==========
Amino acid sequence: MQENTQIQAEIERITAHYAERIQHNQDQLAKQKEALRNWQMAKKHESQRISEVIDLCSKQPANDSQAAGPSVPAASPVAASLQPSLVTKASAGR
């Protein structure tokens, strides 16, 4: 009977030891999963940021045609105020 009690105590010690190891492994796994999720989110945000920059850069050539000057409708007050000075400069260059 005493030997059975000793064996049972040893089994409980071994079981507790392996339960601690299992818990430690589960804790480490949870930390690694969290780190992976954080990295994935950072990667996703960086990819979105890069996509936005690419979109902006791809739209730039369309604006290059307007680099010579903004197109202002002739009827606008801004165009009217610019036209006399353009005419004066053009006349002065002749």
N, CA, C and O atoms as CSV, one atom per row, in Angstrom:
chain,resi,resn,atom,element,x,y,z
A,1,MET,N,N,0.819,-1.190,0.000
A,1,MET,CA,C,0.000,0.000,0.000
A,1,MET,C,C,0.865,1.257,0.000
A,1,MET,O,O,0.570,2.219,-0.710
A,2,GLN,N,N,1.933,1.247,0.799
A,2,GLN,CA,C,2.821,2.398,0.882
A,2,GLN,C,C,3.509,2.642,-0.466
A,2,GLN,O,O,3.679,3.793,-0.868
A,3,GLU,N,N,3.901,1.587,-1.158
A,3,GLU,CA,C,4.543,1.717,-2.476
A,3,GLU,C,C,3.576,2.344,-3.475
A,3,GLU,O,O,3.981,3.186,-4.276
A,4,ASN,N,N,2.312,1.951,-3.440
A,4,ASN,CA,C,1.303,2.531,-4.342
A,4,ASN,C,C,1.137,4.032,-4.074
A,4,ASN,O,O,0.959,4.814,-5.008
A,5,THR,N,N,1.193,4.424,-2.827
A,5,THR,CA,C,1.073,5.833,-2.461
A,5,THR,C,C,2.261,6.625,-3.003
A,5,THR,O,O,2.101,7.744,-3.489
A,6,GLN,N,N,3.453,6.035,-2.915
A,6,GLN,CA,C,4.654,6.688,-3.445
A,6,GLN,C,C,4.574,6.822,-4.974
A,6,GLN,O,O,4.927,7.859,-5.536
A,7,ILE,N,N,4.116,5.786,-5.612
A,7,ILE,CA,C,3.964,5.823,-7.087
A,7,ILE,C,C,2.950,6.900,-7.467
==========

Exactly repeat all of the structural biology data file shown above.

Amino acid sequence: MQENTQIQAEIERITAHYAERIQHNQDQLAKQKEALRNWQMAKKHESQRISEVIDLCSKQPANDSQAAGPSVPAASPVAASLQPSLVTKASAGR
């Protein structure tokens, strides 16, 4: 009977030891999963940021045609105020 009690105590010690190891492994796994999720989110945000920059850069050539000057409708007050000075400069260059 005493030997059975000793064996049972040893089994409980071994079981507790392996339960601690299992818990430690589960804790480490949870930390690694969290780190992976954080990295994935950072990667996703960086990819979105890069996509936005690419979109902006791809739209730039369309604006290059307007680099010579903004197109202002002739009827606008801004165009009217610019036209006399353009005419004066053009006349002065002749």
N, CA, C and O atoms as CSV, one atom per row, in Angstrom:
chain,resi,resn,atom,element,x,y,z
A,1,MET,N,N,0.819,-1.190,0.000
A,1,MET,CA,C,0.000,0.000,0.000
A,1,MET,C,C,0.865,1.257,0.000
A,1,MET,O,O,0.570,2.219,-0.710
A,2,GLN,N,N,1.933,1.247,0.799
A,2,GLN,CA,C,2.821,2.398,0.882
A,2,GLN,C,C,3.509,2.642,-0.466
A,2,GLN,O,O,3.679,3.793,-0.868
A,3,GLU,N,N,3.901,1.587,-1.158
A,3,GLU,CA,C,4.543,1.717,-2.476
A,3,GLU,C,C,3.576,2.344,-3.475
A,3,GLU,O,O,3.981,3.186,-4.276
A,4,ASN,N,N,2.312,1.951,-3.440
A,4,ASN,CA,C,1.303,2.531,-4.342
A,4,ASN,C,C,1.137,4.032,-4.074
A,4,ASN,O,O,0.959,4.814,-5.008
A,5,THR,N,N,1.193,4.424,-2.827
A,5,THR,CA,C,1.073,5.833,-2.461
A,5,THR,C,C,2.261,6.625,-3.003
A,5,THR,O,O,2.101,7.744,-3.489
A,6,GLN,N,N,3.453,6.035,-2.915
A,6,GLN,CA,C,4.654,6.688,-3.445
A,6,GLN,C,C,4.574,6.822,-4.974
A,6,GLN,O,O,4.927,7.859,-5.536
A,7,ILE,N,N,4.116,5.786,-5.612
A,7,ILE,CA,C,3.964,5.823,-7.087
A,7,ILE,C,C,2.950,6.900,-7.467